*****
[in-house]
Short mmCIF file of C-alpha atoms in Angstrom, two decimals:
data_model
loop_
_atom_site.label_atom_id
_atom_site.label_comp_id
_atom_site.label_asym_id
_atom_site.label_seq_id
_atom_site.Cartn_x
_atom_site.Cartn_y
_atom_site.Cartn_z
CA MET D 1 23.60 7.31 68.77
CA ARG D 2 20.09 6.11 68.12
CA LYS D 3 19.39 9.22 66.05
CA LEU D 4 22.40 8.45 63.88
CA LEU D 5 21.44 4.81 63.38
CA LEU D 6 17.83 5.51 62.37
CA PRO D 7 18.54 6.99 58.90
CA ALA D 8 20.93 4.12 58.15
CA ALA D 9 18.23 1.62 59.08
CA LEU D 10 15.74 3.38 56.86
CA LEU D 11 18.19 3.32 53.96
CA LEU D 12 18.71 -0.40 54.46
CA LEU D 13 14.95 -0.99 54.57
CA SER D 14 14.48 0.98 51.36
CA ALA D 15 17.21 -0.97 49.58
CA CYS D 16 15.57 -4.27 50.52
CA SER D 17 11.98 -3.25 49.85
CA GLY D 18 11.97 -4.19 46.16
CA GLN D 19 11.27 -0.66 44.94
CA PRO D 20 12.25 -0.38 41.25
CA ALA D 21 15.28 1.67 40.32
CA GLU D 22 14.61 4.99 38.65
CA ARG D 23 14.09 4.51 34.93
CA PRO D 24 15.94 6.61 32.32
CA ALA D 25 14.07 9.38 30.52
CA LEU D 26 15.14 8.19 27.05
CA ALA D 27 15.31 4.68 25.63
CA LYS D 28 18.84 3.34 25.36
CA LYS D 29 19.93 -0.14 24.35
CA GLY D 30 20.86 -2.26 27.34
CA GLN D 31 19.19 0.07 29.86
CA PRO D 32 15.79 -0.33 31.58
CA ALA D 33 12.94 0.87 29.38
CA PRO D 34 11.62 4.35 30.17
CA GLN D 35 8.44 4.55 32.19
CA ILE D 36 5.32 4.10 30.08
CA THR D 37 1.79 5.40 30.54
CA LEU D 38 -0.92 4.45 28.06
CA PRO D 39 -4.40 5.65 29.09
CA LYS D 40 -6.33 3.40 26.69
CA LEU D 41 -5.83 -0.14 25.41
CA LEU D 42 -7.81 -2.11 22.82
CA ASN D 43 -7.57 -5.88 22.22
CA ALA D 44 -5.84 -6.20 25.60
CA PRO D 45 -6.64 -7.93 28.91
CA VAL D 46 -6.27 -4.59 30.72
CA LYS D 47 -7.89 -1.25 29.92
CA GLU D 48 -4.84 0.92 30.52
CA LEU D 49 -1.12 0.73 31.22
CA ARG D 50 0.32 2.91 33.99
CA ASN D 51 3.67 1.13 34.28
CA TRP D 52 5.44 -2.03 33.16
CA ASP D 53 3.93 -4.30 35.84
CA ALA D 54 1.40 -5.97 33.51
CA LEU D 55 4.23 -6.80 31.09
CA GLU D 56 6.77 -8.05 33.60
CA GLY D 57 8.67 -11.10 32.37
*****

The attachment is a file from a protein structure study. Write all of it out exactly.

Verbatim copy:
[in-house]
Short mmCIF file of C-alpha atoms in Angstrom, two decimals:
data_model
loop_
_atom_site.label_atom_id
_atom_site.label_comp_id
_atom_site.label_asym_id
_atom_site.label_seq_id
_atom_site.Cartn_x
_atom_site.Cartn_y
_atom_site.Cartn_z
CA MET D 1 23.60 7.31 68.77
CA ARG D 2 20.09 6.11 68.12
CA LYS D 3 19.39 9.22 66.05
CA LEU D 4 22.40 8.45 63.88
CA LEU D 5 21.44 4.81 63.38
CA LEU D 6 17.83 5.51 62.37
CA PRO D 7 18.54 6.99 58.90
CA ALA D 8 20.93 4.12 58.15
CA ALA D 9 18.23 1.62 59.08
CA LEU D 10 15.74 3.38 56.86
CA LEU D 11 18.19 3.32 53.96
CA LEU D 12 18.71 -0.40 54.46
CA LEU D 13 14.95 -0.99 54.57
CA SER D 14 14.48 0.98 51.36
CA ALA D 15 17.21 -0.97 49.58
CA CYS D 16 15.57 -4.27 50.52
CA SER D 17 11.98 -3.25 49.85
CA GLY D 18 11.97 -4.19 46.16
CA GLN D 19 11.27 -0.66 44.94
CA PRO D 20 12.25 -0.38 41.25
CA ALA D 21 15.28 1.67 40.32
CA GLU D 22 14.61 4.99 38.65
CA ARG D 23 14.09 4.51 34.93
CA PRO D 24 15.94 6.61 32.32
CA ALA D 25 14.07 9.38 30.52
CA LEU D 26 15.14 8.19 27.05
CA ALA D 27 15.31 4.68 25.63
CA LYS D 28 18.84 3.34 25.36
CA LYS D 29 19.93 -0.14 24.35
CA GLY D 30 20.86 -2.26 27.34
CA GLN D 31 19.19 0.07 29.86
CA PRO D 32 15.79 -0.33 31.58
CA ALA D 33 12.94 0.87 29.38
CA PRO D 34 11.62 4.35 30.17
CA GLN D 35 8.44 4.55 32.19
CA ILE D 36 5.32 4.10 30.08
CA THR D 37 1.79 5.40 30.54
CA LEU D 38 -0.92 4.45 28.06
CA PRO D 39 -4.40 5.65 29.09
CA LYS D 40 -6.33 3.40 26.69
CA LEU D 41 -5.83 -0.14 25.41
CA LEU D 42 -7.81 -2.11 22.82
CA ASN D 43 -7.57 -5.88 22.22
CA ALA D 44 -5.84 -6.20 25.60
CA PRO D 45 -6.64 -7.93 28.91
CA VAL D 46 -6.27 -4.59 30.72
CA LYS D 47 -7.89 -1.25 29.92
CA GLU D 48 -4.84 0.92 30.52
CA LEU D 49 -1.12 0.73 31.22
CA ARG D 50 0.32 2.91 33.99
CA ASN D 51 3.67 1.13 34.28
CA TRP D 52 5.44 -2.03 33.16
CA ASP D 53 3.93 -4.30 35.84
CA ALA D 54 1.40 -5.97 33.51
CA LEU D 55 4.23 -6.80 31.09
CA GLU D 56 6.77 -8.05 33.60
CA GLY D 57 8.67 -11.10 32.37